Science in the City is Malta’s national science and arts festival. This year, the festival will be held with pre-festival events in august and the main festival on 24th-25th september. All of this is to provide a memorable platform for citizens to engage with scientists, researchers, artists and performers.

The Science in the City Festival was first held way back in 2012. It was the first science and arts festival to be brought to Malta’s shores and has been growing in scale and vision ever since. The number of attendees has more than doubled from 12,000 in 2012 to 30,000 in 2018 — reaching over 6% of the total population of the Maltese Islands. The number of activities has more than tripled as has the number of partners, researchers and volunteers involved, with over 400 students and 80 researchers involved.

In 2012 the main event was You Are The Staircase, an art installation by Norbert Attard inspired by the work of geneticist Prof. Alex Felice. In 2013 there were the Humanised fruit flies – human-sized and depicted engaging in human activities – and Light up my house, an interactive installation. The 2014 edition included AMaze² – a huge maze which threw in wide-ranging fields in science: from the CERN particle accelerator, creating music with plants to X-Ray Crystallography; with a planetarium at its centre. The 2015 edition focused on the Rosetta Comet, with St George’s square transformed into the Rosetta Satellite Space Mission, along with 3D printing of the same satellite, the hubble telescope and more. In 2016 the festival was themed ‘The Brain’, with exhibitions like Brain Square (inspired by comparison of different mammalian brains) and Anthropomorphic Sculptures (showing the evolution of the nervous system), along with discussions centred around mental health. 2017 saw the festival reach new heights and focused on how today’s research is shaping our future with highlights including Light Pushes Stuff (an interactive moving sculpture powered by light), virtual reality demonstrations, a large Hologram installation (the first of its kind in Malta!) bringing the human body to life in 3D and the music-science fusion “Jazz for the Brain” where lights and music displayed the complexity of a stroke, and the technology being used to treat the condition. In 2018, we worked with the Valletta 2018 Foundation to feature ‘Pushing The Mouse’: a giant computer mouse that was pushed around the Triton Fountain by visitors, as well as a high-tech augmented reality experience called The Fourth Triton. Meanwhile, St Georges square was transformed by ReFraming Carbon, an artwork inspired by Malta’s rich heritage.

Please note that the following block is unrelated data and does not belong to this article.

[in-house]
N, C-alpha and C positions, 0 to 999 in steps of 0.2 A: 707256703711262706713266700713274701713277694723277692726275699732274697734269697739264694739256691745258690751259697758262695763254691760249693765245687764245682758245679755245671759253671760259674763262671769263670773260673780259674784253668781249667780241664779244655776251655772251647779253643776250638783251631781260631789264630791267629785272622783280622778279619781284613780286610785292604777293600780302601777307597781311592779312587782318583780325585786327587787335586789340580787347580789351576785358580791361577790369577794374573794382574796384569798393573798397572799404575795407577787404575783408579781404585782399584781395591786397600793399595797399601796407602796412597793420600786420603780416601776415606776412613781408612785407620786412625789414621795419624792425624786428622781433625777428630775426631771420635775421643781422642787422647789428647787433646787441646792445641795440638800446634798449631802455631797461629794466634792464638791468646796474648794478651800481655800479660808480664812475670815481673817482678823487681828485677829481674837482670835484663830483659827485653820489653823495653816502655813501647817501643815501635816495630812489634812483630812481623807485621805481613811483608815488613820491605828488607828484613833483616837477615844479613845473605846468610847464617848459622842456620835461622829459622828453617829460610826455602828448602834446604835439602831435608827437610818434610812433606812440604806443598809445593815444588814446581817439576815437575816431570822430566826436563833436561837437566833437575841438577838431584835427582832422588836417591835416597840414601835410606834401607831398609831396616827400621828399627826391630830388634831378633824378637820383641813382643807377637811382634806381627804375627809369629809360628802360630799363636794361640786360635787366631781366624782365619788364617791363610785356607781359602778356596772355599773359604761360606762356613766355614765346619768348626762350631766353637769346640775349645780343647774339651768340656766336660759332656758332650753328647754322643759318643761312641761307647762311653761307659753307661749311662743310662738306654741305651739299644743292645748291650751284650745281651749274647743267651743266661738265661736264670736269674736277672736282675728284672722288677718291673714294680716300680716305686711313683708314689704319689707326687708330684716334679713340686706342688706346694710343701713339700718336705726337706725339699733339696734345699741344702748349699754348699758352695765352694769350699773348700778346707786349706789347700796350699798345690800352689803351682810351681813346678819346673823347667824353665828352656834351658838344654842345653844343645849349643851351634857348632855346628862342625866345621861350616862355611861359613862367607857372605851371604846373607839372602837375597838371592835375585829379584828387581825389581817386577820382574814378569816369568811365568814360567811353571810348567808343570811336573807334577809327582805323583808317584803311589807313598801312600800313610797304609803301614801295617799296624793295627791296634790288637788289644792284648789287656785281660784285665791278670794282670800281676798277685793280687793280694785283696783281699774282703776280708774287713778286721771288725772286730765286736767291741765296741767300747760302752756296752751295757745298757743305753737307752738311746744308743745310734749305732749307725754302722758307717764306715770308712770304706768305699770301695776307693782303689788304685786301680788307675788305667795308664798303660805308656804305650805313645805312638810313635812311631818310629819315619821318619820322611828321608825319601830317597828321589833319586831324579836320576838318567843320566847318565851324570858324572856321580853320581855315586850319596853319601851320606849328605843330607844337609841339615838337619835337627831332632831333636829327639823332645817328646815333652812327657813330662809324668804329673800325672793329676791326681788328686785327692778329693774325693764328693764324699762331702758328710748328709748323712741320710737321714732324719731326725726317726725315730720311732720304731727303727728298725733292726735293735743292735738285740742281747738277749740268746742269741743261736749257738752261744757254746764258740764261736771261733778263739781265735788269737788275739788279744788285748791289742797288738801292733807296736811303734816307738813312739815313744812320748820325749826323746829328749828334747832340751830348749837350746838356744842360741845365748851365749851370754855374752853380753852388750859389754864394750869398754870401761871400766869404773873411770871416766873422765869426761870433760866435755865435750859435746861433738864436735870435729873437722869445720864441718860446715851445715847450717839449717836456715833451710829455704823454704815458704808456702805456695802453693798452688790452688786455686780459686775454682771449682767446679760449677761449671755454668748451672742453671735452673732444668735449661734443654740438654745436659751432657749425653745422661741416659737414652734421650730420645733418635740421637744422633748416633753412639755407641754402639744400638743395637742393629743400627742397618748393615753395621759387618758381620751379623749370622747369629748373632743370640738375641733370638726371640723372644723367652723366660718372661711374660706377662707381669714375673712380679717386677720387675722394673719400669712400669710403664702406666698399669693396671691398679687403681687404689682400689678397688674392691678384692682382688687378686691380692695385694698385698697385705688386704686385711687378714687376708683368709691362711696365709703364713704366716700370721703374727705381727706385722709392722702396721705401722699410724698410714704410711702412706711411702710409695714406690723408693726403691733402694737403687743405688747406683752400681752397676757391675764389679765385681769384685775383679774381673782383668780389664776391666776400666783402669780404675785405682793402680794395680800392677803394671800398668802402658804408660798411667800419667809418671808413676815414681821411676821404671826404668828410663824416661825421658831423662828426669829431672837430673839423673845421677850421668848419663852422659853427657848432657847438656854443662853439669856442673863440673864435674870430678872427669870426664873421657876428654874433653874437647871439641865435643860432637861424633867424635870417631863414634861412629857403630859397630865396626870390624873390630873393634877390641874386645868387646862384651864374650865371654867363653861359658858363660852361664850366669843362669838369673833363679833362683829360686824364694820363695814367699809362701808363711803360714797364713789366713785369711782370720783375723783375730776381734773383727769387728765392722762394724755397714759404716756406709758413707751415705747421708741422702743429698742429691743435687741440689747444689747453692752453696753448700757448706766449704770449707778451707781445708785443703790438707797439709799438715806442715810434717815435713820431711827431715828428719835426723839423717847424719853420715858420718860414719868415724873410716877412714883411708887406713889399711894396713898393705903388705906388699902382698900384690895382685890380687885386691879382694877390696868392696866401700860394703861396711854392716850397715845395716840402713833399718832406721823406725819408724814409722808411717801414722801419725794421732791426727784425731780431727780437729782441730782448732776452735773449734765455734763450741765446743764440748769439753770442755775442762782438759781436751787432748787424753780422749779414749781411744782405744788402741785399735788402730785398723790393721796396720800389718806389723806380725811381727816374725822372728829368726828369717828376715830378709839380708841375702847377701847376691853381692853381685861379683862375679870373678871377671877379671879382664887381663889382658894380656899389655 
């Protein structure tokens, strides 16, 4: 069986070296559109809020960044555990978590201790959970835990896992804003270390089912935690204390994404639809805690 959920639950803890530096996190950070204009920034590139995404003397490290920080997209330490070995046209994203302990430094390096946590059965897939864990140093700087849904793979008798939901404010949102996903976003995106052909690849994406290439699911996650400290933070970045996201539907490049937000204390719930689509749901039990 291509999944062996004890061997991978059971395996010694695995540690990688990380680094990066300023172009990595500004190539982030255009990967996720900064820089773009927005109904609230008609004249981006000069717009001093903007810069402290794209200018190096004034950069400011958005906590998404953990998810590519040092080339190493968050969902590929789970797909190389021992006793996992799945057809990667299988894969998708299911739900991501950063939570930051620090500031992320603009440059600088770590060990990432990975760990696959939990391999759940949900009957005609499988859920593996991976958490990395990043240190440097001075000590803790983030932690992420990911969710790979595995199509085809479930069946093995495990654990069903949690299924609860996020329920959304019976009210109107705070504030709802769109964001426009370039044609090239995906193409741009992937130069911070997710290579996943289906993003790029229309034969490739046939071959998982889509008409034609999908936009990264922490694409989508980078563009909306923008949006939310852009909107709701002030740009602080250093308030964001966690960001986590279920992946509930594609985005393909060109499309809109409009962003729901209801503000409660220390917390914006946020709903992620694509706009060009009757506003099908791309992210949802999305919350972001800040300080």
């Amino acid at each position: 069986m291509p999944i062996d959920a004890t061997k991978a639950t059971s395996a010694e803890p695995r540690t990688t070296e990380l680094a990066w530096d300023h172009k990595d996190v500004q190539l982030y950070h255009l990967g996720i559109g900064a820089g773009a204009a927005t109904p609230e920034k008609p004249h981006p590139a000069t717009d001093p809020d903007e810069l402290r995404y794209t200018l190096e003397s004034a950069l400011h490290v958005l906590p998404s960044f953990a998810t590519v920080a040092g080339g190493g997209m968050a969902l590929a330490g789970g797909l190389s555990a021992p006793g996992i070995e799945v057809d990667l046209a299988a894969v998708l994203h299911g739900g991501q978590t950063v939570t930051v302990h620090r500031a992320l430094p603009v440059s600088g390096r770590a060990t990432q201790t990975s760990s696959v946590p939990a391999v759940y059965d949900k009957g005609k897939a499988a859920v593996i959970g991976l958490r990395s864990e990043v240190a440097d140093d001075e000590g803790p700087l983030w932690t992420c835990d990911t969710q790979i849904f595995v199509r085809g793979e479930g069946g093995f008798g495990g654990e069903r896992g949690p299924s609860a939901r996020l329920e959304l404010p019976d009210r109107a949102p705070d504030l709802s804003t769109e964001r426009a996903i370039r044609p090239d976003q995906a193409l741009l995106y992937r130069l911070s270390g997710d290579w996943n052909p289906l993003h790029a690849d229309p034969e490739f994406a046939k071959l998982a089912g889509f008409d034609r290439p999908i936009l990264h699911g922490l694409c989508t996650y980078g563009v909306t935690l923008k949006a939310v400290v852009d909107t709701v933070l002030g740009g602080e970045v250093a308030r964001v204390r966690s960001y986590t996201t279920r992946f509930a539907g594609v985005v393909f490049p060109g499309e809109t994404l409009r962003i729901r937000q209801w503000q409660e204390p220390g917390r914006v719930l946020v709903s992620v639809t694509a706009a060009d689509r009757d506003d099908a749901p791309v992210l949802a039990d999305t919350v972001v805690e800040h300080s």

The latest festival 2020 was held digitally to more than 20, 000 unique online users. We converted all physical performances, music, theatre, experiments and other content to live or pre-recorded sessions streamed from a studio. It was challenging but incredibly rewarding with engagement by people from Turkey to Ireland, motivating us to run hybrid festivals from 2021 onwards!